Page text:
Go to JKU Homepage
Institute for Measurement Technology
What's that?

Institutes, schools, other departments, and programs create their own web content and menus.

To help you better navigate the site, see here where you are at the moment.

Contactless interaction based on capacitive sensing in the sanitary sector



Dipl.-Ing. Leonhard Haslinger

In recent years, a trend in the sanitary sector to replace classic single-lever mixers by electronic faucets is recognizable. This way resources and operating costs can be saved. Such electrically-actuated systems provide various opportunities. To identify the user's intention in the sanitary sector, capacitive sensors have an especially large potential. Their simplicity and robustness combined with universal application possibilities and a low power consumption is advantageous compared to other technologies. Since no optical path is necessary, the components can be protected against acts of vandalism. It is also possible to recognize more complex user intentions, which could be used in the Ambient Assisted Living (AAL) sector or for the general increase in comfort.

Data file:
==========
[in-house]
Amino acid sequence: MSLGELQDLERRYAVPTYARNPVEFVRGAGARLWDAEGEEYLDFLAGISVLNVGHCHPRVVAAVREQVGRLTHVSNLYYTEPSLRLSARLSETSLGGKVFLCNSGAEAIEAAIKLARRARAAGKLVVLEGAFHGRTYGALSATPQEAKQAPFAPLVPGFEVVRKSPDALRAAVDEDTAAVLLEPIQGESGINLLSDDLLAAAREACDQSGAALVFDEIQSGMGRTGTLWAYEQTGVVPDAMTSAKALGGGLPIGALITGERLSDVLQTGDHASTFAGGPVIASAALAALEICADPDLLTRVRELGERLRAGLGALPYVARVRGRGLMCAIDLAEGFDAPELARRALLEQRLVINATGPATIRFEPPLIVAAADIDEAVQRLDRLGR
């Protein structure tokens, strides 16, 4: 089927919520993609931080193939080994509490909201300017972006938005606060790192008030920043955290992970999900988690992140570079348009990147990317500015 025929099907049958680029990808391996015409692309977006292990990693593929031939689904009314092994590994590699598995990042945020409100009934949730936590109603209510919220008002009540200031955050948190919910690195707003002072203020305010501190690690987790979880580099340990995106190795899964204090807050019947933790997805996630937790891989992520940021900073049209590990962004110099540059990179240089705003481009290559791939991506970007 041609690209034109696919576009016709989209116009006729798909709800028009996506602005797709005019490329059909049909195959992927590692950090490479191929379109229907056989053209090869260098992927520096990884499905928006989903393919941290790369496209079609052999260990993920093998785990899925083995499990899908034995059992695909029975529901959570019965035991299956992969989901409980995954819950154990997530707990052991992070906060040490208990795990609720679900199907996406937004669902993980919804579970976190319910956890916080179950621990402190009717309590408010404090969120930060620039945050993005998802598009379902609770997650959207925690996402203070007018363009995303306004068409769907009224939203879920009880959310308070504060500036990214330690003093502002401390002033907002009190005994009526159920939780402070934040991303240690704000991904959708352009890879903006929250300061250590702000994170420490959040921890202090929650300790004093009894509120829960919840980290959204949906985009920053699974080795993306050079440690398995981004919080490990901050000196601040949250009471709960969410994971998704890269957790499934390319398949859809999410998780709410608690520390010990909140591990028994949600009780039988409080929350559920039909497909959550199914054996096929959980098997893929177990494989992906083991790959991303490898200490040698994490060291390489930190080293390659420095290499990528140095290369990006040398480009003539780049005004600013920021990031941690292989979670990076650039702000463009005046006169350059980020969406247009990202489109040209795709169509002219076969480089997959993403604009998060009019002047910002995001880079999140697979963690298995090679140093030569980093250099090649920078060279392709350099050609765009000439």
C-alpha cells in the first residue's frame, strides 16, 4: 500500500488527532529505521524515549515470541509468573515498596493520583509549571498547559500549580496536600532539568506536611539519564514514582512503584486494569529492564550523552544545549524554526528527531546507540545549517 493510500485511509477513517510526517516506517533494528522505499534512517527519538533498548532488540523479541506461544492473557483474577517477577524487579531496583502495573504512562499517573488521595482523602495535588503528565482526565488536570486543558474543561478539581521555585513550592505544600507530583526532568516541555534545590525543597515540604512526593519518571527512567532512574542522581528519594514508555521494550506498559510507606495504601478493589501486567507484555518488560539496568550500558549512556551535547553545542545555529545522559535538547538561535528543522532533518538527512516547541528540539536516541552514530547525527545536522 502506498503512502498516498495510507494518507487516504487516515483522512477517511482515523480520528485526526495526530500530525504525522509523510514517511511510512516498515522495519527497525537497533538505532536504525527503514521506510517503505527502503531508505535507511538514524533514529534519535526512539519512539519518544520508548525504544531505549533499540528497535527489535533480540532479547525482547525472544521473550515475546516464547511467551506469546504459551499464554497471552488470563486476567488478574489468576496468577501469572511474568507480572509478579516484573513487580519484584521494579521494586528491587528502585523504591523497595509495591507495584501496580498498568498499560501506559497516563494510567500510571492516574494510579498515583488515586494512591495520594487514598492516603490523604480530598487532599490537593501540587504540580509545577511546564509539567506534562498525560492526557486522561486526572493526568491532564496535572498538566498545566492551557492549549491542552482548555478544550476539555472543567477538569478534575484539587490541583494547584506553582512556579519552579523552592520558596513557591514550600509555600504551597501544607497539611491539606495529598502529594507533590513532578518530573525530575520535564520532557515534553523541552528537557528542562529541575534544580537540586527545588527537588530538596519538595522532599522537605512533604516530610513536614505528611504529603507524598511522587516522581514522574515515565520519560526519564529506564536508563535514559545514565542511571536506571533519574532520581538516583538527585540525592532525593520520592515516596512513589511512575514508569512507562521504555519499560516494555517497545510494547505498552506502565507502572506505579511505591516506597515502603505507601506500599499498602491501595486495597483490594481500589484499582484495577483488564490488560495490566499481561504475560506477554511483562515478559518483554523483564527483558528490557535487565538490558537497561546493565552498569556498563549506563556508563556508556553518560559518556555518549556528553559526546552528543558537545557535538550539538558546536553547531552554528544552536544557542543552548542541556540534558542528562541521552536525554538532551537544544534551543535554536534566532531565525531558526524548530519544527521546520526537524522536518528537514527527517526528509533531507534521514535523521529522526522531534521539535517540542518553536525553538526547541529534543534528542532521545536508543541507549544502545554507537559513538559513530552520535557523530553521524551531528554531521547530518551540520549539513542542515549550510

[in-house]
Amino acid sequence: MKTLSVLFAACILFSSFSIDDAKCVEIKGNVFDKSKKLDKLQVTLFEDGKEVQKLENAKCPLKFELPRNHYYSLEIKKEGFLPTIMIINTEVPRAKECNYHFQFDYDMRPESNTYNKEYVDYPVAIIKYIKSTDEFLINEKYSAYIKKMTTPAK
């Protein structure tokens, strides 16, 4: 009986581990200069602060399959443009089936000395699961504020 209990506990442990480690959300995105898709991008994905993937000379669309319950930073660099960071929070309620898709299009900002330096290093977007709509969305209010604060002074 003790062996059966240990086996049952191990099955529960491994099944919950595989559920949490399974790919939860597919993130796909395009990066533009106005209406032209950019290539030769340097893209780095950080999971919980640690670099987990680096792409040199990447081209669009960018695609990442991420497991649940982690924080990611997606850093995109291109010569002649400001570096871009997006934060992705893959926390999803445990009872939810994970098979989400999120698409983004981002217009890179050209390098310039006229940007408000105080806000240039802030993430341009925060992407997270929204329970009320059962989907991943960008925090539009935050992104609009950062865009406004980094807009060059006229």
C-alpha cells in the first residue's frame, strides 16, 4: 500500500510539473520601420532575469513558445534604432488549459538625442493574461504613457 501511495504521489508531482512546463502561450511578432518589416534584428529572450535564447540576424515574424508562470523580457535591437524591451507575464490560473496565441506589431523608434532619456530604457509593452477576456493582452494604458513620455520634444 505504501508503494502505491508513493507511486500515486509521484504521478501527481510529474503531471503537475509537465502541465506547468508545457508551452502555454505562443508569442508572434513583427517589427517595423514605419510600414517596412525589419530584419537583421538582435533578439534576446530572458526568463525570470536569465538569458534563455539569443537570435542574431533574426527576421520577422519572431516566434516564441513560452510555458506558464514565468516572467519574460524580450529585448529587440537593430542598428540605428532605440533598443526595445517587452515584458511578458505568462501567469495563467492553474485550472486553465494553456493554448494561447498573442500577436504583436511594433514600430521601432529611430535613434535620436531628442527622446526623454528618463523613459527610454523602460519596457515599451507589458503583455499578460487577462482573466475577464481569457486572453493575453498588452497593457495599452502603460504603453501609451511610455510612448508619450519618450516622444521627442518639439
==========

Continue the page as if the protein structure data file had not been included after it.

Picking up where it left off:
The aim of this project is to develop more robust capacitive sensors for a reliable recognition of user's intention in the sanitary sector. The user should be able to communicate intentions contactless and intuitive. A frequent source of errors for contactless sensors in wet areas is water. This factor must be considered in the context of signal processing and if necessary further diminished. Concepts to reduce water induced errors are the acceleration of the drops by electrowetting but also through the use of surface acoustic waves (so-called lamb-waves).

Figure 1: Modes for contactless capacitance measurements. Figure 2: X.act 3-axis system by Linos Photonics. Figure 3: Normalized capacitance values for a vertical sensor distance z=2mm and a hexagonal sensor electrode.

The most important contactless capacitance measurement methods for this work are the loading mode and the shunt mode. In Figure 1 the operating principles are schematically illustrated for these modes. The measurement setup in Figure 2 consists of a X.act 3-axis system by Linos Photonics, which is used for adjusting the relative position of the electrodes. Furthermore, Figure 2 shows the sensor and the measuring electrode made of copper and the loading mode sensor. Finally, with the measured data the parameters of a nonlinear model are identified, which can be further used for real-time applications. In Figure 3, the normalized capacitance values of the measurement as well as the identified model for a vertical sensor distance z=2mm and a hexagonal sensor electrode are shown.